Scientists are still working out in what context most of the cases are spreading – early tracking data in LA county suggests that outbreaks in nursing homes added up with cases traced back to restaurants, workplaces, warehouses and retailers account for just about 15 or 20% of all cases. While the disease may have also spread amid the massive protests against police brutality, epidemiologists aren’t connecting big outbreaks to the demonstrations. “We don’t know yet where the majority of cases are spreading, but my suspicion is individual households,” Lee said.

Demographic data suggests that younger people, between the ages of 18 and 50, are fueling the current wave of infections, accounting for nearly 60% of cases statewide. “Maybe they feel invincible, so they go out to bars, they gather in big groups,” Riley said. “But then they can spread the virus to their grandmas and grandpas, their parents, their buddies with asthma or diabetes, who are more vulnerable.”

People wait in line to be tested for Covid-19 at a drive-in and walk-up testing site in Los Angeles on 1 July.
People wait in line to be tested for Covid-19 at a drive-in and walk-up testing site in Los Angeles on 1 July. Photograph: Étienne Laurent/EPA

Among the hardest-hit regions are rural counties in the south and the Central Valley, where farmworkers have been toiling through each stage of this pandemic. California is referred to “the breadbasket of the world” for good reason: it is the world’s fifth largest supplier of food and agricultural commodities.

As more Californians emerged from their homes, crowding restaurants and public spaces, “it really put our essential workers most at risk”, said Ninez Ponce, director of the UCLA Center for Health Policy Research. The vast majority – more than 90% – of farmworkers in California are Latinx, working in precariously crowded environments. More than 60% of workers involved in food preparation are Latinx as well. And it’s those workers, many of whom lack access to healthcare and can’t afford to stay home, who have the most to lose as the virus barreled through the state, Ponce said.

Latinx, Black and other minority groups are disproportionately infected with and dying of Covid-19, according to a tracking tool designed by UCLA, and early metrics suggest that the state’s reopening has exacerbated disparities. Devastating outbreaks in California’s prisons and homeless shelters have further fueled inequities.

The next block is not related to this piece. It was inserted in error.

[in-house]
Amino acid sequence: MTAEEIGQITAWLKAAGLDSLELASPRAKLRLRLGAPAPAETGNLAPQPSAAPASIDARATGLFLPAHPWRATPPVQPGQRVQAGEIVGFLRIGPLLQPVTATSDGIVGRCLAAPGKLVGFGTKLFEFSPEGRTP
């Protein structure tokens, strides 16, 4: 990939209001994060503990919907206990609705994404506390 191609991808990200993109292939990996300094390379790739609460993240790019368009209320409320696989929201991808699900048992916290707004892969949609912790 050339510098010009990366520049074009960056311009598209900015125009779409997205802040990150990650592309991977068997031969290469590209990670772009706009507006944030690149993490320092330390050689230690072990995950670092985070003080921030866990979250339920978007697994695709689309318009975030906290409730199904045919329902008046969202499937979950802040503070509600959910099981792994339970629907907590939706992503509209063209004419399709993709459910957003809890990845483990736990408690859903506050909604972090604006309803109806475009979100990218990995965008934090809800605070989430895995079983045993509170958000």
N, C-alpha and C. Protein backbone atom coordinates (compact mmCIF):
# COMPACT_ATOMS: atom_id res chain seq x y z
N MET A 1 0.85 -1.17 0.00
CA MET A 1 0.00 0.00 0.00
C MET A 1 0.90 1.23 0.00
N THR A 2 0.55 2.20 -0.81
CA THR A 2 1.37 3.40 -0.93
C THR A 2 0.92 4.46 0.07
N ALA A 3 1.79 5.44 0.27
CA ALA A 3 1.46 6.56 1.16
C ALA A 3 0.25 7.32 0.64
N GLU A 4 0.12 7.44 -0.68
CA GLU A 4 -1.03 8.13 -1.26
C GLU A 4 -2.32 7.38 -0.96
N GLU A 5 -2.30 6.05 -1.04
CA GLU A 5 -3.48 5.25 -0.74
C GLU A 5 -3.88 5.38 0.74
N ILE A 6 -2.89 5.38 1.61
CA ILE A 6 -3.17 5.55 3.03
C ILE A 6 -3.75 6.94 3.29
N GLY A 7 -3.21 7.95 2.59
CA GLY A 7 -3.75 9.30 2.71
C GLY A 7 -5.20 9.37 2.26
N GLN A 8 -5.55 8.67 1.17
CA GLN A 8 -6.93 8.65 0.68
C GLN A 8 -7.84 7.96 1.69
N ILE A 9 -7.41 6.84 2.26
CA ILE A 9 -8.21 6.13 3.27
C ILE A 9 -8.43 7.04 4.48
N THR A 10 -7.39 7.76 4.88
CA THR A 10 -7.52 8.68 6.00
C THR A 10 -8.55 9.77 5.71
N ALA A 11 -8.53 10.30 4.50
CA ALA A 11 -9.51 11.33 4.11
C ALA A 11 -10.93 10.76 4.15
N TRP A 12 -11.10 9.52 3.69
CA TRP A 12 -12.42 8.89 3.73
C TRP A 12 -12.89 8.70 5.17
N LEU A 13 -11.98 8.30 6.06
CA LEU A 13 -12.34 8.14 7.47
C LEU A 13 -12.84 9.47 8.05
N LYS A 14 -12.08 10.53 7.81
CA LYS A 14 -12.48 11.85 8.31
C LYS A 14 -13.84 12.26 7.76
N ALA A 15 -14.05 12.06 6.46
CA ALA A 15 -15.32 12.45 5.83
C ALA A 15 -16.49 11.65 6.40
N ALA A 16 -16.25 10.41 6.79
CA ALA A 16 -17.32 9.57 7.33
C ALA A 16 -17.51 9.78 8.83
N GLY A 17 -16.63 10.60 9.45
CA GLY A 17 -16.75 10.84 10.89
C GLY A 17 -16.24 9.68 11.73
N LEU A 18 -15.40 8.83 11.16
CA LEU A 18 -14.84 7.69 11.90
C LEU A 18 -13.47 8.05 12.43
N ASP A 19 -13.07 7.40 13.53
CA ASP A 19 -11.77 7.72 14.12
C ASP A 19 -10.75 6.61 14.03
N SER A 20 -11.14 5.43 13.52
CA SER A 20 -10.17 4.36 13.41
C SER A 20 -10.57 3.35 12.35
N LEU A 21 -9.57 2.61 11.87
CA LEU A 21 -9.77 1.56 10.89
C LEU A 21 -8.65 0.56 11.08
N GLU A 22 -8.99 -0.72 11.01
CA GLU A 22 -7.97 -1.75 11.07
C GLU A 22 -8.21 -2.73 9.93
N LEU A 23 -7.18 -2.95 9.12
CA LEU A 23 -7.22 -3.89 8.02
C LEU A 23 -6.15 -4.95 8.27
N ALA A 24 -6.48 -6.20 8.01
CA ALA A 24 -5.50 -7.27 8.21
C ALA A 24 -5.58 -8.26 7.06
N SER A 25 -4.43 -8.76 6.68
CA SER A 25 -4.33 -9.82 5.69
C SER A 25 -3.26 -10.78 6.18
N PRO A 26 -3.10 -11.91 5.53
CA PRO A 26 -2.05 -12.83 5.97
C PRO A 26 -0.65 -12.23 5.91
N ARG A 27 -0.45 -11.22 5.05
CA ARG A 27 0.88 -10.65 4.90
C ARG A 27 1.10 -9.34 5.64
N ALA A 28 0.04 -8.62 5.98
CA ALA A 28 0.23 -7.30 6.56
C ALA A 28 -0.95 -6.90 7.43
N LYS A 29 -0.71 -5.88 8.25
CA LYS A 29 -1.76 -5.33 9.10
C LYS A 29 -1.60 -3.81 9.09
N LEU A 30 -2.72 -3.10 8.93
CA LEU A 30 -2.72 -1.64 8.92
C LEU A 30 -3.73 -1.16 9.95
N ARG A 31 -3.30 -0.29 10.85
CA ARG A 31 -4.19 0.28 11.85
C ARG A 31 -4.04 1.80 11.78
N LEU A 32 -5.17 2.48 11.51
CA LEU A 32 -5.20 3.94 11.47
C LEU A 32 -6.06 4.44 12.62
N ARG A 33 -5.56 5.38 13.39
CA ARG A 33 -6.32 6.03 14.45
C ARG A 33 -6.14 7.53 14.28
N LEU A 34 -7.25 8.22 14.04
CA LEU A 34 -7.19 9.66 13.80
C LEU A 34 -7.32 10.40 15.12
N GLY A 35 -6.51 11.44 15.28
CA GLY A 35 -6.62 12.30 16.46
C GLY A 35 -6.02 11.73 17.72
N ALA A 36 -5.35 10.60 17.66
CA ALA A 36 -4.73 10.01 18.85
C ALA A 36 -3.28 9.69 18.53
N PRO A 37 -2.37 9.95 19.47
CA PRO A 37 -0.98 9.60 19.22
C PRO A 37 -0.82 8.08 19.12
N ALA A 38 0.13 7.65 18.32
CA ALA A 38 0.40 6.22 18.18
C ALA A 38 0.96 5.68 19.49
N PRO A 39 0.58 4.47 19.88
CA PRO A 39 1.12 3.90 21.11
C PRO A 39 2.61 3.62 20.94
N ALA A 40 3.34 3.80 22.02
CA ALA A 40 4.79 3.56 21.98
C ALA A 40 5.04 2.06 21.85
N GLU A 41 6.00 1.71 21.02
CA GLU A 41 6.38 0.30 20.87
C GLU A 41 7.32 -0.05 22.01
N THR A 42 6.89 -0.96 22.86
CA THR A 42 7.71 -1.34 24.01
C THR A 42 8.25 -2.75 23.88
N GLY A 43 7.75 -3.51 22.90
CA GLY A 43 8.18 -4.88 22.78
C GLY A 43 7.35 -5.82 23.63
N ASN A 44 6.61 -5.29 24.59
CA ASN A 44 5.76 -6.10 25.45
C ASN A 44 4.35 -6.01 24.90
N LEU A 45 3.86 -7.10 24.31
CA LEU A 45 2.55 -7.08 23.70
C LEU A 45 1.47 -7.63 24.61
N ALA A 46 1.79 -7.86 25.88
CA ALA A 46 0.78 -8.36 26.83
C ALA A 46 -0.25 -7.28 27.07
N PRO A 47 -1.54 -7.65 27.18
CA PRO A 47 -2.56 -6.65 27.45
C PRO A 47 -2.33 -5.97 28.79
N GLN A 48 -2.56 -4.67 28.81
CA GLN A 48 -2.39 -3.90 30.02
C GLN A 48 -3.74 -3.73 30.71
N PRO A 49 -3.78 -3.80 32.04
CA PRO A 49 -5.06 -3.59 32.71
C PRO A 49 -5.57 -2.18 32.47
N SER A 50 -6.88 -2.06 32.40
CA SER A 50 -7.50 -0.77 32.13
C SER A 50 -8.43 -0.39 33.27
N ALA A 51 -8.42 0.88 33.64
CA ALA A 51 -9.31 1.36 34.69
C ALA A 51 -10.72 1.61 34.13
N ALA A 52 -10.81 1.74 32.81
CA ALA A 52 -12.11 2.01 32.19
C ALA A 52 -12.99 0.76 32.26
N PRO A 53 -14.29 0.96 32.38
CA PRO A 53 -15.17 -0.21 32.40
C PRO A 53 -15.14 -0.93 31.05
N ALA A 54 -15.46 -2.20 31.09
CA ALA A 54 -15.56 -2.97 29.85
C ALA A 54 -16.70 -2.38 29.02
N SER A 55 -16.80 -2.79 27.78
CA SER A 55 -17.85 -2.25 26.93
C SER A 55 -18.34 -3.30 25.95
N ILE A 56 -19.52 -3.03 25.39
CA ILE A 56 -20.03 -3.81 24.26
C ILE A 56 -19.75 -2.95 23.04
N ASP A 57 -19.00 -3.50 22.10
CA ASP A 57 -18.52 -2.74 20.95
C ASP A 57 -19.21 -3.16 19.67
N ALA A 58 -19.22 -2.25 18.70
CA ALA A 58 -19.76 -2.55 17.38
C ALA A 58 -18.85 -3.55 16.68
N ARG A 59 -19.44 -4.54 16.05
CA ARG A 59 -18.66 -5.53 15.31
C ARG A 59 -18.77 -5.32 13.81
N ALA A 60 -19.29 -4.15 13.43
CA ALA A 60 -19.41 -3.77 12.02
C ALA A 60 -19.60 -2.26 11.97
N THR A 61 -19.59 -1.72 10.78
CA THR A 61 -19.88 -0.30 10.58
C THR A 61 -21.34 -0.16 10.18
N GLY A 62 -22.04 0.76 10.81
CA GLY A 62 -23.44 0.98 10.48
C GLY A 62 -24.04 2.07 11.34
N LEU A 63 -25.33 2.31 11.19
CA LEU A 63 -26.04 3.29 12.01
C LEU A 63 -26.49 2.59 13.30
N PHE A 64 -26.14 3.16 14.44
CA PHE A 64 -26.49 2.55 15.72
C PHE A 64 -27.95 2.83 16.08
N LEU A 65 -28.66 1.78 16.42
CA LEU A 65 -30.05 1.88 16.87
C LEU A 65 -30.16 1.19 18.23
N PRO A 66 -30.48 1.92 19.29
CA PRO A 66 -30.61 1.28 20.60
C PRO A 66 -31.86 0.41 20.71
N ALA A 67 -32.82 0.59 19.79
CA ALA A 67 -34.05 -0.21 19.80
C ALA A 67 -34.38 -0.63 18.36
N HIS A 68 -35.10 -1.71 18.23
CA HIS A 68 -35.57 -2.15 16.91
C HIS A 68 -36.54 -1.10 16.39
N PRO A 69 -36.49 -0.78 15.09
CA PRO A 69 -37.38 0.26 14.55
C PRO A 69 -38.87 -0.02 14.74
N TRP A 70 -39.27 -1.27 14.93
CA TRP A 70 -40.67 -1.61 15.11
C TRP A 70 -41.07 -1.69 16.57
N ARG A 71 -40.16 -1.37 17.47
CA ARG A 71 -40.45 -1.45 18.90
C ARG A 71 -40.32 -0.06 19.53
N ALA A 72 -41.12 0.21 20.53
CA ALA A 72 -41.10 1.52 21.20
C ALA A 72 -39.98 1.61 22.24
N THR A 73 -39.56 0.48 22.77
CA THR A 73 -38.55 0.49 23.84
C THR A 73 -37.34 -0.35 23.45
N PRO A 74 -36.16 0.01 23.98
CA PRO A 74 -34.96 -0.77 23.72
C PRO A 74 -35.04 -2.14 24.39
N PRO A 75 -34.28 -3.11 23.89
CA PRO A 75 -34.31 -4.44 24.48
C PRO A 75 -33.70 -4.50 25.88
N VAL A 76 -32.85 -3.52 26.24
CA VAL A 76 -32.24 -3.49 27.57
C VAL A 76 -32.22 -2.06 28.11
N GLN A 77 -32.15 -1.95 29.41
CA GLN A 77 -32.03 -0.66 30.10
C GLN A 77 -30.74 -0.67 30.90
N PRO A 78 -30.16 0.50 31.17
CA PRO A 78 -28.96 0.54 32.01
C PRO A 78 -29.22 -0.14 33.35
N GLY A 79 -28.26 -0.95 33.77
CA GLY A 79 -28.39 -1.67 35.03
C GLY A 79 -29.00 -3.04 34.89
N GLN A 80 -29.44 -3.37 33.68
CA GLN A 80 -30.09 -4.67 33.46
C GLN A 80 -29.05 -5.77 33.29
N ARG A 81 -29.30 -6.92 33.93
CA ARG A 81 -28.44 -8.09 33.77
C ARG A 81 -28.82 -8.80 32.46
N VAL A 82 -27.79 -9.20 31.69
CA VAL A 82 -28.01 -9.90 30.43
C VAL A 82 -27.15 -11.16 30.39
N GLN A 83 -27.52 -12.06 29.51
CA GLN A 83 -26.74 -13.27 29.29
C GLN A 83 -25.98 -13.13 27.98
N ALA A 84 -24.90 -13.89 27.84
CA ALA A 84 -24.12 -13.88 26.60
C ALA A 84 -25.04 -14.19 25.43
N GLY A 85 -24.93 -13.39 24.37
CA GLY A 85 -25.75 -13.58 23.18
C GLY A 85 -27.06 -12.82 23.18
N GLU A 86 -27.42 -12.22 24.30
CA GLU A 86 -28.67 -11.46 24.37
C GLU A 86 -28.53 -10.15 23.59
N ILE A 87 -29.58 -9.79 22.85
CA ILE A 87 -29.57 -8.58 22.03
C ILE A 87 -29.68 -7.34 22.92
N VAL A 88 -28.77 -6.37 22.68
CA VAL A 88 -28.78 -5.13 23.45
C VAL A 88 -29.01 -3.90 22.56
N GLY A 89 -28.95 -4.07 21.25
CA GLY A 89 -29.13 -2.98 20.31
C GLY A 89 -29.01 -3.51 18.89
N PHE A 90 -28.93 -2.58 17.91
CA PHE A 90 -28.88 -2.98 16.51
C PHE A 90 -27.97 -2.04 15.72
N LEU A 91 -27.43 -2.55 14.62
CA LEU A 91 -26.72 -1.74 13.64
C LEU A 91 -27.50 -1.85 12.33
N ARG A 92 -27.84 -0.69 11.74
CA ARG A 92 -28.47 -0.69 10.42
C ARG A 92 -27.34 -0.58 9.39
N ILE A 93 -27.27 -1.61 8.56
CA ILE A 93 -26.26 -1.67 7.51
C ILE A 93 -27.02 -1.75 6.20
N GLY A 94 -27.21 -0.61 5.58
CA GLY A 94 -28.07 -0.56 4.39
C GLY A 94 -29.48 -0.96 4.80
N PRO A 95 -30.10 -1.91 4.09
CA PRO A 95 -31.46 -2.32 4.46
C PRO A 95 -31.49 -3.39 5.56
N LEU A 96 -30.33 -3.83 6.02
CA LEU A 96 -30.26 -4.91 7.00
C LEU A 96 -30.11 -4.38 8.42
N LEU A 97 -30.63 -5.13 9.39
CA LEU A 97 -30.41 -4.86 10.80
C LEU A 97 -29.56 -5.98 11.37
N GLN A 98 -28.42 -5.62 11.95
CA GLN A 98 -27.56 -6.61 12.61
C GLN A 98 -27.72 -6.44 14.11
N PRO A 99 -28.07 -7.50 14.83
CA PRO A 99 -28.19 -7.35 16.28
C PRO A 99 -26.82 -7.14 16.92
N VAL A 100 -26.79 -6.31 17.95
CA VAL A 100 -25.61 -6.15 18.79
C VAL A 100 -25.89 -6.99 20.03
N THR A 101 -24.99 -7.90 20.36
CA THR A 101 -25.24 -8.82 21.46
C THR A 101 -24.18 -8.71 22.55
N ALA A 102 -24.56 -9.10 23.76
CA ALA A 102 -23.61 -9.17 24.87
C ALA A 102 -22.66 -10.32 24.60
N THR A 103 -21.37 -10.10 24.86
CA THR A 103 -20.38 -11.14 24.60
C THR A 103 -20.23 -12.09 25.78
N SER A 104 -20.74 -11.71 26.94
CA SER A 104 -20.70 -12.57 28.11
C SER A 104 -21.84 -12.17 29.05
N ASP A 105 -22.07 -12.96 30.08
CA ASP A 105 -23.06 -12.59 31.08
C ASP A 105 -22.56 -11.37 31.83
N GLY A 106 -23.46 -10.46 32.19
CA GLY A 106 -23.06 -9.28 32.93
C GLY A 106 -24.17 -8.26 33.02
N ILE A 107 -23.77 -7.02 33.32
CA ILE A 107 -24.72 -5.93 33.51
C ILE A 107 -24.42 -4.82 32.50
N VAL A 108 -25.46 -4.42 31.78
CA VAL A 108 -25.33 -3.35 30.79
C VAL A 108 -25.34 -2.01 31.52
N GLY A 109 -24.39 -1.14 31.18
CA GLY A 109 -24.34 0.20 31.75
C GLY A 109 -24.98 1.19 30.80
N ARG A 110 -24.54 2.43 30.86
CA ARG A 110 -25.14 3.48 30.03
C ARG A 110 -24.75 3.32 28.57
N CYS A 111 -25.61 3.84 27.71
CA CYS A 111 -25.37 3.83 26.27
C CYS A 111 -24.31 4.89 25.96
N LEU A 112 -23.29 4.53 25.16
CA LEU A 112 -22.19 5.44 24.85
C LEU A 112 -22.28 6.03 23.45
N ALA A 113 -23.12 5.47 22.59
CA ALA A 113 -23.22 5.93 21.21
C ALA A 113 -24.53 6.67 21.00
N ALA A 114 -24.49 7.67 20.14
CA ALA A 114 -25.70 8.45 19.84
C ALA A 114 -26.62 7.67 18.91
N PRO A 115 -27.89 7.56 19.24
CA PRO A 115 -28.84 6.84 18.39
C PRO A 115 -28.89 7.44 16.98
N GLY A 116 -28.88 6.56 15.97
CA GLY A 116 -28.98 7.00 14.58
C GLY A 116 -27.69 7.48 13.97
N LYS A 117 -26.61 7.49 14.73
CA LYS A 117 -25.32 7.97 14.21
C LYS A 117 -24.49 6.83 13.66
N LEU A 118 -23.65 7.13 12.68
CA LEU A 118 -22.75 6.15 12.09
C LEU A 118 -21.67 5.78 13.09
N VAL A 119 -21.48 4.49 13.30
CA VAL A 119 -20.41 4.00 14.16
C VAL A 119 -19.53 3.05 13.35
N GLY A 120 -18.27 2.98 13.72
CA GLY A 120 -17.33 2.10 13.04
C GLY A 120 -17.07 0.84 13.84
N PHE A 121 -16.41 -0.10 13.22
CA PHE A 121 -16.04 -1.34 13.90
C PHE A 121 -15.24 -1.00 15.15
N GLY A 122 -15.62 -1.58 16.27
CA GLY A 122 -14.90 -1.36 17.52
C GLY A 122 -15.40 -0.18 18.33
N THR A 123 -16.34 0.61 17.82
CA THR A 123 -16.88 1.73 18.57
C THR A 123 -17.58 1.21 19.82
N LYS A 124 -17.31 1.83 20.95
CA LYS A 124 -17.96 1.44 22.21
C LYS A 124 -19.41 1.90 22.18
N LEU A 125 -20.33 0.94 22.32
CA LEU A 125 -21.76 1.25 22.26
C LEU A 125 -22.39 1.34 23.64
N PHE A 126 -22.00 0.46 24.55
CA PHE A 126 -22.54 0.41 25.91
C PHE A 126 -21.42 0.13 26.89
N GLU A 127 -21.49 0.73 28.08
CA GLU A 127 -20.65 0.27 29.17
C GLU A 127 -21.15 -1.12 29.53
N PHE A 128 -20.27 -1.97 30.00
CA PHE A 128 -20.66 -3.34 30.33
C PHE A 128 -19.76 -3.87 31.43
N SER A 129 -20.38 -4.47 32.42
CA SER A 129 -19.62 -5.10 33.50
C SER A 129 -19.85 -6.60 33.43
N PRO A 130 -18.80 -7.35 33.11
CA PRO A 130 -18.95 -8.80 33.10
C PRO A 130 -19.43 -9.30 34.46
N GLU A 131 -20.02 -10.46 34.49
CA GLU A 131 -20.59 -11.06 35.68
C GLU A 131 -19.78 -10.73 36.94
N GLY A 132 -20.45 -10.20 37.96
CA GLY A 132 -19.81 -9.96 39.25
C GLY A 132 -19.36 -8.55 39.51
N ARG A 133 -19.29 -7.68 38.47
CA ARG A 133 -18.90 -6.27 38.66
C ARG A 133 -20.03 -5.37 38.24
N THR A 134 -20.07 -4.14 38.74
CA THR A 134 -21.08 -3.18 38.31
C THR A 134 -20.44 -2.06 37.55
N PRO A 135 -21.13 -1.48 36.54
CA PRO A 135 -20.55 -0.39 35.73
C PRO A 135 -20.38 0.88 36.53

The many complicated factors driving the surge of coronavirus in California have all collided in Imperial county, a rural community along California’s southern border with Mexico and Arizona. Out of every 100,000 people in the country, more than 3,700 have been infected with the coronavirus – that’s several times higher than the statewide average of 600 infections per 100,000.

As the region’s only two hospitals ran short of beds, concerned residents wrote to Newsom, asking him to intervene as local leaders allowed businesses to continue reopening. The community, which had already been besieged by toxic dust storms, suffering with one of the highest rates of poverty in the state, “was ill-prepared to respond to even a small outbreak of cases, let alone what we’re seeing now,” said Luis Olmedo, a community advocate who runs a local advocacy group called the Comite Civico del Valle. And though the local council eventually reined in its optimistic reopening plan, officials remained more concerned with appeasing the loud, privileged few pushing for a hasty return to normal, than protecting minority workers, Olmedo said. “I want our leaders to all step up and take care of the whole community,” he said, “because right now they’re ending up in the emergency room and they’re ending up in body bags.”

Looking back, Richard Pan, a physician and a state senator, said the state rushed its reopening plan. Initially, officials had set two weeks of declining as a benchmark for advancing through each phase of reopening. “We wanted to not only flatten the curve but see a downturn,” he said. “Then we began seeing the anti-lockdown protests, basically egged on with a wink and a nod from Donald Trump, and the governor faced increasing pressure to move faster.”

As the number of cases swell, the governor’s recent orders pausing the California’s reopening, and his statewide mandate requiring residents to wear masks, are laudable, he said. “Still, we’re only successful if people follow the order – and right now, they’re not doing it.”

Pan, who recently introduced legislation to protect health officials against attacks, said that the governor’s presence at the top of every health briefing, as the face of the pandemic response may have backfired. Governors and mayors across the country probably felt a need to step up, and combat Trump’s dramatic, bombastic – and counterproductive – daily missives, with daily press conferences of their own. “But they should have let their public health officials take the podium.” he said, “They should have let them lead the conversation – to show that this isn’t a political issue.”


Maanvi Singh

The GuardianTramp